Third day in and the weather had closed round. Grey clouds barrelling up the bay followed by hard rain that came down in horizontal sweeps obliterating the hills across the water until the views was just a suffused hard grey.
The only option was a walk and so we took fifteen minutes drive up towards the head of the peninsula. The car was parked and we walked a few hundred yards along the road past a Holy Well and then took a track down towards the water. The weather was still grey but the rain had tempered off to a low cloud. It still came skittering along with the wind but there was more of a softness to it now.
Any softening in the weather was gone by the time we got to the water. There was a small strand of broken rocks hemmed in by land and all opened up to the full force of the Atlantic coming in. Blocks of concrete had been laid to make up a small pier and slipway but they were both smeared with the detritus that had been heaved in by the sea.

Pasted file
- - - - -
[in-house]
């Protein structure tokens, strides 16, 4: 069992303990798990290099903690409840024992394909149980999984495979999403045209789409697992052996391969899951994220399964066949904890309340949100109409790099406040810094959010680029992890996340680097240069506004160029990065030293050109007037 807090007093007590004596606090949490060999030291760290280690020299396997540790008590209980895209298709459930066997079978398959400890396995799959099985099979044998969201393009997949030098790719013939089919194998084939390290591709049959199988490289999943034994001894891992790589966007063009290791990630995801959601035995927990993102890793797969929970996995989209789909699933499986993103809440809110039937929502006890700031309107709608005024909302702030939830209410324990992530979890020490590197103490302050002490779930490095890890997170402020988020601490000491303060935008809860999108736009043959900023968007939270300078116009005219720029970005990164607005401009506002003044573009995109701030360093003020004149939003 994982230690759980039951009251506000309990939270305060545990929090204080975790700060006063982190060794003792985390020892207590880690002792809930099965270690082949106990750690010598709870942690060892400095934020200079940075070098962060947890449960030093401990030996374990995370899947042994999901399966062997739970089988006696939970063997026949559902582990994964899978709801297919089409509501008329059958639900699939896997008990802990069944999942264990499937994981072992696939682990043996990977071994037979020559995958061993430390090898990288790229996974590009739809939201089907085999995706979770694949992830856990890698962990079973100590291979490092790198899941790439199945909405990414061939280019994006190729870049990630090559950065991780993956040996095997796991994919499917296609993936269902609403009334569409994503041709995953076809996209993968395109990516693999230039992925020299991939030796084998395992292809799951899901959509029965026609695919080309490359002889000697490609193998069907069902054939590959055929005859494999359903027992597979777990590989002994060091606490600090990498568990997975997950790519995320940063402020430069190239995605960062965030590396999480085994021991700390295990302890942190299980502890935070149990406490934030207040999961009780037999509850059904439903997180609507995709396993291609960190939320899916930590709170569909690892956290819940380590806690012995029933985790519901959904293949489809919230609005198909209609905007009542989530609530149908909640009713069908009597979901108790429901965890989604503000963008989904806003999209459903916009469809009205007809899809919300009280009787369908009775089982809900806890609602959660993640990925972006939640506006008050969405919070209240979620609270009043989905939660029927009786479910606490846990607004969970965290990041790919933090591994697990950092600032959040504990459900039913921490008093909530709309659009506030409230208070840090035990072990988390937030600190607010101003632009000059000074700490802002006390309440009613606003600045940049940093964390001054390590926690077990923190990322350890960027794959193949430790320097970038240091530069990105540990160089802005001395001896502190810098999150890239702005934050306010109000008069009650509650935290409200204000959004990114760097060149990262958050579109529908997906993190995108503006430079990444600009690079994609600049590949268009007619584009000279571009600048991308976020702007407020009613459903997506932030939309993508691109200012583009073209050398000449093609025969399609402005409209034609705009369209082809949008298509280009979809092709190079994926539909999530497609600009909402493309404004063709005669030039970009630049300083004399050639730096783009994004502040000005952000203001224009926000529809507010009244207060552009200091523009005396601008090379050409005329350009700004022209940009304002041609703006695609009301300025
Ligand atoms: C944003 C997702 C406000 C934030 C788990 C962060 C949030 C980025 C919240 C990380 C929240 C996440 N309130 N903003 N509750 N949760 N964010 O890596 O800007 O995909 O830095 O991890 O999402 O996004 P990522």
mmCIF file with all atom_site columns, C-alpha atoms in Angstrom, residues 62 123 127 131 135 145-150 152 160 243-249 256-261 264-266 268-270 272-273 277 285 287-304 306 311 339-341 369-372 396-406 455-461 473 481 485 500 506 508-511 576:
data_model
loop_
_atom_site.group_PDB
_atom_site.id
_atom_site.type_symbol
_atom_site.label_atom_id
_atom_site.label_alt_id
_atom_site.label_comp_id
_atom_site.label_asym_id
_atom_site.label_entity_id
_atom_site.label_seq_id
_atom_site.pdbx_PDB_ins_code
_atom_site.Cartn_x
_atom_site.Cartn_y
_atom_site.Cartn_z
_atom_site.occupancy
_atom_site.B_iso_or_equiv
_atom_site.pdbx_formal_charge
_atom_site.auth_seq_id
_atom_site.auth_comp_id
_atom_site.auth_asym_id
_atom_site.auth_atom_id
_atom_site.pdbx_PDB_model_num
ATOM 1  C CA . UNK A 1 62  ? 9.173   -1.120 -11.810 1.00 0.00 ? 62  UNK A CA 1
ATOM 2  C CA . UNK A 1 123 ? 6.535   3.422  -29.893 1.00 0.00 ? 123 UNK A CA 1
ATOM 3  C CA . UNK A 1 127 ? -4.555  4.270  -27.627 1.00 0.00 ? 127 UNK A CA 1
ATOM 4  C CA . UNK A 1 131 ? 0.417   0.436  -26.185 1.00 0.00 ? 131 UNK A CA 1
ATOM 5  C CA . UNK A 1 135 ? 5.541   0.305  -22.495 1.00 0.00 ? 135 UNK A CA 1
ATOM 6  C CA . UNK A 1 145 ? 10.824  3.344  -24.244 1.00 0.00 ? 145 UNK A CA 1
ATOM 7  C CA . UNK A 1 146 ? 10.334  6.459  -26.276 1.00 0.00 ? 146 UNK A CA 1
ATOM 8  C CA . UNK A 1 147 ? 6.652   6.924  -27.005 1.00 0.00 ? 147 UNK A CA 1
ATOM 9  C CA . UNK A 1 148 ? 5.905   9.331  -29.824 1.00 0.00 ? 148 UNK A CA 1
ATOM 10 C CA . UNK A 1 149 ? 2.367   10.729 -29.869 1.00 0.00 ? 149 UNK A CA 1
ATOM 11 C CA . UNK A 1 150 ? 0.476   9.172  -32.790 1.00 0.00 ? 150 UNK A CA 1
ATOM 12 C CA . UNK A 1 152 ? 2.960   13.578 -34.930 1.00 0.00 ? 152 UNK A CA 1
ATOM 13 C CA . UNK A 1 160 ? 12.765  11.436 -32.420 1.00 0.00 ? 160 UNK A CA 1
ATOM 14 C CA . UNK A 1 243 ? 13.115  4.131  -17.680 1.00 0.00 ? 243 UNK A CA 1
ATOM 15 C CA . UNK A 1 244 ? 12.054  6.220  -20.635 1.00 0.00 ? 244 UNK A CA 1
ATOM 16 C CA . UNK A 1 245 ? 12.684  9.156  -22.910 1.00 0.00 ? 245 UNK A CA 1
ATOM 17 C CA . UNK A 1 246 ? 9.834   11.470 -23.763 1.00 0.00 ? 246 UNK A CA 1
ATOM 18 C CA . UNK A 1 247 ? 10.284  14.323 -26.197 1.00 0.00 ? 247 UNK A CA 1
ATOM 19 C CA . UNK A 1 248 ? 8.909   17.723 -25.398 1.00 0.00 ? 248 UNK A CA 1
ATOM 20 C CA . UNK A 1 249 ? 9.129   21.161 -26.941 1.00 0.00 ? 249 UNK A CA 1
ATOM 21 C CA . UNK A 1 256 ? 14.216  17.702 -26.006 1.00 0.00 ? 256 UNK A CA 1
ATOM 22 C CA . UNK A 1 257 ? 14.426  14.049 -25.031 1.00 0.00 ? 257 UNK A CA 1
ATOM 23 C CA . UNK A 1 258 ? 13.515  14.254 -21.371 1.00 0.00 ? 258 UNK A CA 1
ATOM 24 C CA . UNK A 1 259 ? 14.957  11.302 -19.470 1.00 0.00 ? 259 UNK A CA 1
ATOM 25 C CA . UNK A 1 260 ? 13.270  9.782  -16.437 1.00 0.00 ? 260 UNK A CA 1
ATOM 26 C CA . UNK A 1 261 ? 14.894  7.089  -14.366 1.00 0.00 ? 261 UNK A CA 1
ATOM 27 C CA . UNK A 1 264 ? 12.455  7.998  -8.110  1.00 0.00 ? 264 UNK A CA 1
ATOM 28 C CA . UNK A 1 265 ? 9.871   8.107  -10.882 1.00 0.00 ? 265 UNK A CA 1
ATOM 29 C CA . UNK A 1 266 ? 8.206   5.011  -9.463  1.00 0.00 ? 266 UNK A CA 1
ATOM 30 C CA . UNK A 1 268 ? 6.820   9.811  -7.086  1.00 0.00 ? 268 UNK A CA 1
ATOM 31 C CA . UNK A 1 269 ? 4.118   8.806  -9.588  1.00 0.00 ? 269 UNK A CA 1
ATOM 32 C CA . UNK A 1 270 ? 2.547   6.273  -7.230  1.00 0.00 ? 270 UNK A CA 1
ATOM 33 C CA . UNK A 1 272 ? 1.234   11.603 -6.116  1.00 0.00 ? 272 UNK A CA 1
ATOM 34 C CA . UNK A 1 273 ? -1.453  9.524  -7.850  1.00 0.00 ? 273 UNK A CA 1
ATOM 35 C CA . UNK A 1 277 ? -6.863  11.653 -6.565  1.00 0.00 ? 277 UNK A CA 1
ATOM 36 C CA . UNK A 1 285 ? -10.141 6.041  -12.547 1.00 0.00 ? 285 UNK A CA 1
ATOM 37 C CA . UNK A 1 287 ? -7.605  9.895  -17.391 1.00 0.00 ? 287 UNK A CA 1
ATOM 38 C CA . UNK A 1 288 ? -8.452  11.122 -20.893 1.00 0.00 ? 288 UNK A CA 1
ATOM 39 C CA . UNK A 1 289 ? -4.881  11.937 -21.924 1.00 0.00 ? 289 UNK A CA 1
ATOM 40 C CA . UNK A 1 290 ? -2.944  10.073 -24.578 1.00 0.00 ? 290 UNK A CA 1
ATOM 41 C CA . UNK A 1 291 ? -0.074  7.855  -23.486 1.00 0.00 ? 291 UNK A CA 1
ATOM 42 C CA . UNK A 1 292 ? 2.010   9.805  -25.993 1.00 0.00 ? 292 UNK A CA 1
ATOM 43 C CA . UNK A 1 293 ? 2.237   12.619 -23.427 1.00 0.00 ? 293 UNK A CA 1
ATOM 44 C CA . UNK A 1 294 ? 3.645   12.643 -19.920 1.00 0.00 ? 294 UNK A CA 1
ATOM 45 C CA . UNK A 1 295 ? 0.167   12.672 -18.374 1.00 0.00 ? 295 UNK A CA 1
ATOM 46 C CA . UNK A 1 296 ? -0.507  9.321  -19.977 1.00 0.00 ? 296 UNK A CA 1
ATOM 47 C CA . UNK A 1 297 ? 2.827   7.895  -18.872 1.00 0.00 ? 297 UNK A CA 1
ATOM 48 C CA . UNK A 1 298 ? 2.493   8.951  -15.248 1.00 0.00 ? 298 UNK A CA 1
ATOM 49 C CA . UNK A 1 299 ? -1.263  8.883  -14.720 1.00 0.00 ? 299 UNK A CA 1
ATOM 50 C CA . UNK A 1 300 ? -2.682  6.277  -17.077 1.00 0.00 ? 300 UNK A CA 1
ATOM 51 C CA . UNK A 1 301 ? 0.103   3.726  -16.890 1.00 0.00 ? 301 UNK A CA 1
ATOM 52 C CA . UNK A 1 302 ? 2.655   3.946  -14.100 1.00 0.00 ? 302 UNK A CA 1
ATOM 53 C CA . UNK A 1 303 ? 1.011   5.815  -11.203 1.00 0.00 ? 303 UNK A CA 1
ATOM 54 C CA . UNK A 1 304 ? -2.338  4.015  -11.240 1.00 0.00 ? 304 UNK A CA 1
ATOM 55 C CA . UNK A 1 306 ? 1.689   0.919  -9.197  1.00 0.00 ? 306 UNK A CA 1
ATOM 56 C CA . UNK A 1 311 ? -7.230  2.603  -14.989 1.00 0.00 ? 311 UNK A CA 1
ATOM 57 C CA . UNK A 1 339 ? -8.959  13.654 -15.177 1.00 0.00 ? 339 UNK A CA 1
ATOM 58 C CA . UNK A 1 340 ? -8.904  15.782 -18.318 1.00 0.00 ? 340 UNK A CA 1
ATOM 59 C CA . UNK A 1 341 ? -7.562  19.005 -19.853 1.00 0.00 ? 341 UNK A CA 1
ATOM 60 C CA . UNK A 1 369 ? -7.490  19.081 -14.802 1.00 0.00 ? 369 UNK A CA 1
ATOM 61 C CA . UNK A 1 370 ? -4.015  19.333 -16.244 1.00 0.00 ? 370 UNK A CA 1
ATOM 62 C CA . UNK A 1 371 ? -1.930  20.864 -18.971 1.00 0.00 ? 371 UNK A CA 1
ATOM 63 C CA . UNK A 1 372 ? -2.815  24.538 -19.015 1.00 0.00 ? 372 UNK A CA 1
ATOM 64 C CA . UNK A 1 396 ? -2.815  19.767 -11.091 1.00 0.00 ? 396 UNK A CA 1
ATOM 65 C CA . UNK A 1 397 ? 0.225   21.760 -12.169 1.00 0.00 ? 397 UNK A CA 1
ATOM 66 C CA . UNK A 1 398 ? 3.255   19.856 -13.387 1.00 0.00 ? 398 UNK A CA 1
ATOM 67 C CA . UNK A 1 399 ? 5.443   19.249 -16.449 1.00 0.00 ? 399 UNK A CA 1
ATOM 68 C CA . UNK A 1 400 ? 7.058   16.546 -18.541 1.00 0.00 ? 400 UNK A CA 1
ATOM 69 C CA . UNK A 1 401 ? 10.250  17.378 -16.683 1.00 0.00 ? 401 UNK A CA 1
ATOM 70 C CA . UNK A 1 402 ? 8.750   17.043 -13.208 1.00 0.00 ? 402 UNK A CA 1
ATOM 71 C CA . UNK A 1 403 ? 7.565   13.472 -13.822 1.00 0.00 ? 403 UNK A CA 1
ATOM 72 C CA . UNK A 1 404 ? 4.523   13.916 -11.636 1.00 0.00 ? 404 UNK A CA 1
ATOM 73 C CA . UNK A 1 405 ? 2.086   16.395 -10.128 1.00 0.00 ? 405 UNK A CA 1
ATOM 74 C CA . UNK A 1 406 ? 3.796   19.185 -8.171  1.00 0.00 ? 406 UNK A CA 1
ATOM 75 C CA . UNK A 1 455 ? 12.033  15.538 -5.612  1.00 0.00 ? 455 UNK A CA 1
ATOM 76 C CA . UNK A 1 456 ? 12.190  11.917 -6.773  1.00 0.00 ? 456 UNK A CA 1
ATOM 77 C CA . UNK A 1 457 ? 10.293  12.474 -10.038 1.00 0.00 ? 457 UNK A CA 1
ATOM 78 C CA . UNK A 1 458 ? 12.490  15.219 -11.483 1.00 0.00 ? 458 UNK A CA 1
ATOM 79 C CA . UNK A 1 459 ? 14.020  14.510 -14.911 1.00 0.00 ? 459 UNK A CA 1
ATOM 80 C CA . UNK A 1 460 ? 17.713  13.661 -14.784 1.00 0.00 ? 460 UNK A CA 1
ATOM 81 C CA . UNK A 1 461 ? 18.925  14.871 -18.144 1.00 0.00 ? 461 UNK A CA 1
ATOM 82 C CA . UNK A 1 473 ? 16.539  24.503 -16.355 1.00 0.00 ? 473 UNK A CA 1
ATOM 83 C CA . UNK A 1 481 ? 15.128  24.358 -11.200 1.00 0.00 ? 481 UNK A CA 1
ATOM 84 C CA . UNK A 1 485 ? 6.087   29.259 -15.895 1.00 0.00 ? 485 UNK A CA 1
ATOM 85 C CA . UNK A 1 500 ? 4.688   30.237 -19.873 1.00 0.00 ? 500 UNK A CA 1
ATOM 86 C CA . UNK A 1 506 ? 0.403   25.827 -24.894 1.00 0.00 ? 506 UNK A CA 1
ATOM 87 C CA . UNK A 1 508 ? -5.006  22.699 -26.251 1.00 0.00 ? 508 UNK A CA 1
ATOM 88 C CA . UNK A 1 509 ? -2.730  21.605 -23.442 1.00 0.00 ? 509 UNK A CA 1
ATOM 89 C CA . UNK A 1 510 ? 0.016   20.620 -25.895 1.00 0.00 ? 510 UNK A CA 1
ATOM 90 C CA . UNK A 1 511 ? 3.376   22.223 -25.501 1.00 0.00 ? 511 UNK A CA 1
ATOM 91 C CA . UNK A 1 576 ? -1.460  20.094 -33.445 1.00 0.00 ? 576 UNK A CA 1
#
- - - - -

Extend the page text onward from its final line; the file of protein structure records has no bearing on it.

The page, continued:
Turning left we put our backs to sea walking across fields and through an old path laid out with stones. At one point the path was blocked by a field full of cows and we had to scrabble through hedges and stones to get around them. Back on the road we walked past a field to our right studded with low stones. Looking at we realised we were stood next to an old burial ground and the stones were markers for graves. It was a bleak cold place in the wind and rain coming in off the sea. A lonely but beautiful place to be laid down.
That evening we ate Boston Baked Beans. A large hunk of bacon picked up from the fridge in the shop in Durrus, cut inti one inch chunks, then fried in olive oil with onions and garlic and half a bottle of cider with beans and tomatoes. It went down well with hunks of bread.